Is top_hits aggregation really a metric one?


I got confused with the top_hits aggregation. It is not clear for me that it is a metric one.

While reading top_hits reference page one can find this two conflicting statements:

A top_hits metric aggregator keeps track of the most relevant document being aggregated.

The top_hits aggregator isn’t a metric aggregator and therefore can’t be used in the order option of the terms aggregator.

It seems to me that there is a bit of incosistency on that page: one statement says that it is a metric one and other says the opposite.

As for me, the top_hits aggregation looks more like a bucket one, because it yields a set of documents almost the same way, as e.g. the filter aggregation do. I am talking abstracting mine mind from the inner implementation under the hood, as I don't know it. Perhaps, I would think the other way if I was familiar with sources :slight_smile:

I would be appreciative if someone clarifies this issue for me.

That documentation is confusing I've updated it:

The best way to look at top_hits is to see the returned hits as a metric. When taking that into in account it is a metric agg. Also top_hits can't have sub aggregations.

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Thanks, @mvg! :thumbsup:

With full respect to the Elasticsearch team's position about this aggregation, it seems to me that such confusions would disappear if it will be a bucket one, because it yields a set of documents. It looks more like a single bucket aggregation.

It is really confusing - the fact that I must treat a set of documents as a metric, while it is more natural to see it as a bucket of documents.

I understand that it was called metric because it shares some technical properties and limitations with other metric aggregations (like sub aggregations restriction). Don't want to offend anybody's idea, but calling top_hits a metric aggregation looks for me somewhat artificial. Perhaps, it was forced by some inner details of the implementation.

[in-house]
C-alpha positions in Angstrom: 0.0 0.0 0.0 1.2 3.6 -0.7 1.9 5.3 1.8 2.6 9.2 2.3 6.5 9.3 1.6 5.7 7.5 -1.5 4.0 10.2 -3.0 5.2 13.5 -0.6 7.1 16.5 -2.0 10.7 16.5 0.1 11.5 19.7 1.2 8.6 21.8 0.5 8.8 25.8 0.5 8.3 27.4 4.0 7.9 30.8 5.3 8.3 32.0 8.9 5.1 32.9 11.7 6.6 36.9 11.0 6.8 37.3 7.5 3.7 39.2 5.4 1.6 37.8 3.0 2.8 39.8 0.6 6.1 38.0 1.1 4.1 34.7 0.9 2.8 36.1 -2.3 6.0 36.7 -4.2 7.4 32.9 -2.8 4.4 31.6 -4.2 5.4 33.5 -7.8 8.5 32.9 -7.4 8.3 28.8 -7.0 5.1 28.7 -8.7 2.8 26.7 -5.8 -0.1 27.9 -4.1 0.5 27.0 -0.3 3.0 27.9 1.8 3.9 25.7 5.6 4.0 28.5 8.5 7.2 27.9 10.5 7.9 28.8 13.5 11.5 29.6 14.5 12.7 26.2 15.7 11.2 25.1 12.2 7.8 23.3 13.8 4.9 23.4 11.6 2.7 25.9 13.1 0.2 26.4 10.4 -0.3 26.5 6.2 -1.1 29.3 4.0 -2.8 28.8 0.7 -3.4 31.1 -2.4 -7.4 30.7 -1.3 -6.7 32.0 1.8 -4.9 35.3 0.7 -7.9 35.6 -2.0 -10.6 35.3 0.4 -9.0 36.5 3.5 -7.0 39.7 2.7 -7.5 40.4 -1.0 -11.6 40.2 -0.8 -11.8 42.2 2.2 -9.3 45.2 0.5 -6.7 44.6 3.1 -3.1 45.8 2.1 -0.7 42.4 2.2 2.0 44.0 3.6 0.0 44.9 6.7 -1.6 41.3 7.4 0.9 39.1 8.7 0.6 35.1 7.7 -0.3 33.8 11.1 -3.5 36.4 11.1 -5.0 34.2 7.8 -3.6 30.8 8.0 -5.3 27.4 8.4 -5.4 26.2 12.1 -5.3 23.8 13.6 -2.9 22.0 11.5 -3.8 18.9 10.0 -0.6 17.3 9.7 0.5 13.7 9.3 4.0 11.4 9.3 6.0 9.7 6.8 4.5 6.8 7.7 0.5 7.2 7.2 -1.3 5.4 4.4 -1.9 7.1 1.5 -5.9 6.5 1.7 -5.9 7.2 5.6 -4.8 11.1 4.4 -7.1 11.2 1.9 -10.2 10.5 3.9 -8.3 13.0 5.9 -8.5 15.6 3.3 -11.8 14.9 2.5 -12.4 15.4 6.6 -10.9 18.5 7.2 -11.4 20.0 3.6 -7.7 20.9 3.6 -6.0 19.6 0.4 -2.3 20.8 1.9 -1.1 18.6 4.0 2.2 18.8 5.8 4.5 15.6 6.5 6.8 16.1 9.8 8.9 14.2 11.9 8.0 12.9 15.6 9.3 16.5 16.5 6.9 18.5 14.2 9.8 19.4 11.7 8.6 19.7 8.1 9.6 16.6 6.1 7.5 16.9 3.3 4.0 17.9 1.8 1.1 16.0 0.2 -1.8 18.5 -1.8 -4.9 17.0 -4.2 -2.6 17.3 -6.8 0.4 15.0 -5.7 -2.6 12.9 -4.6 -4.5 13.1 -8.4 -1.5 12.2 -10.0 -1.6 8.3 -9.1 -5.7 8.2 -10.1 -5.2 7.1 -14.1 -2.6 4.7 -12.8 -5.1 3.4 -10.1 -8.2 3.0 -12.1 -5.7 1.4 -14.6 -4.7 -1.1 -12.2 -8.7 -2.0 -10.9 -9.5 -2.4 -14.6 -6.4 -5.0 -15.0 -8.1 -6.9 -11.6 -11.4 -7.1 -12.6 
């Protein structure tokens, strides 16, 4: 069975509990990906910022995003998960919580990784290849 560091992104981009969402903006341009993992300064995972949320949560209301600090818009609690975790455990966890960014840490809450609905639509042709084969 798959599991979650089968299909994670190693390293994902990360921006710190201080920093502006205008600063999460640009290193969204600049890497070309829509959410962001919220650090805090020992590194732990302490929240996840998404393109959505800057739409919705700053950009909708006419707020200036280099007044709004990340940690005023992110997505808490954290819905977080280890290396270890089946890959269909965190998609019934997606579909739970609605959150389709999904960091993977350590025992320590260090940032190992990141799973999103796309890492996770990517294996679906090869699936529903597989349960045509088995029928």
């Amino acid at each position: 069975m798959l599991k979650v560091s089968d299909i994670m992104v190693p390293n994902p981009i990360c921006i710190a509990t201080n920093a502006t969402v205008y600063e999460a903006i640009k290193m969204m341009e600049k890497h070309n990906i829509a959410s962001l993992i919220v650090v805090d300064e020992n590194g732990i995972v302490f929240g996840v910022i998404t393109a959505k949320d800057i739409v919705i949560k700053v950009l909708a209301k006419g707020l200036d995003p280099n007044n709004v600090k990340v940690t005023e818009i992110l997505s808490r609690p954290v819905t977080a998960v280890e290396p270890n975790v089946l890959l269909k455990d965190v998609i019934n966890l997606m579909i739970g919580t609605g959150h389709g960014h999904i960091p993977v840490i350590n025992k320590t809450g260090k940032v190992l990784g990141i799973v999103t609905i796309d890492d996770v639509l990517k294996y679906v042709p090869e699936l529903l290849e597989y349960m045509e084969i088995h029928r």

Thanks for hearing me! :slight_smile:

I think the if top_hits aggregation was a bucket aggregation it would be more confusing?

How would this agg determine what would be the bucket? A single document or all the documents that are returned? There is nothing identifying what a bucket is here. This is why I think it doesn't make sense. For example the terms and range aggregation clearly identify what the buckets would be based on properties inside documents. The top_hits aggregation is just a way to peek inside the top matching documents for a particular bucket.

Thanks, Martijn @mvg!

Now this distinction between types of aggregations is more clear for me. As I understand now, bucket aggregations yield one or more buckets, each bucket is rendered in the result set as a doc_count field with some others (e.g. key, etc.), but internally each bucket holds a set of documents which can be sub aggregated further.

While metric aggregations yield an object for each bucket as a results of some computations over the set documents that each bucket holds. And metric aggregation ends up with that object, not holding any set of documents as the bucket aggregations do, so they can not be sub aggregated. For numeric aggregations that object is very plain - a number, or a set of numbers.

I understand now what confused me. When I am thinking about any metric I expect it to be a number, or a set of numbers. Among all metric aggregations now available in the Elasticsearch only the top_hits aggregation does not fit into this concept (even geo metric aggregations fit it). Really, the structure of the top_hits aggregation result is too complicated comparing to a single number, or a set of numbers, and there can be not only numbers (there can be anything that can be seen in a source of a document). So that is why those results do not look for me as a metric.

So, I understand that really top_hits is not a bucket aggregation, but it is hard for me to call its results a "metric". Generally a metric is a measure, so a number, or a set of numbers is expected to be seen, but not a rendered set of documents. That is really confusing for me.

Thanks again, Martijn!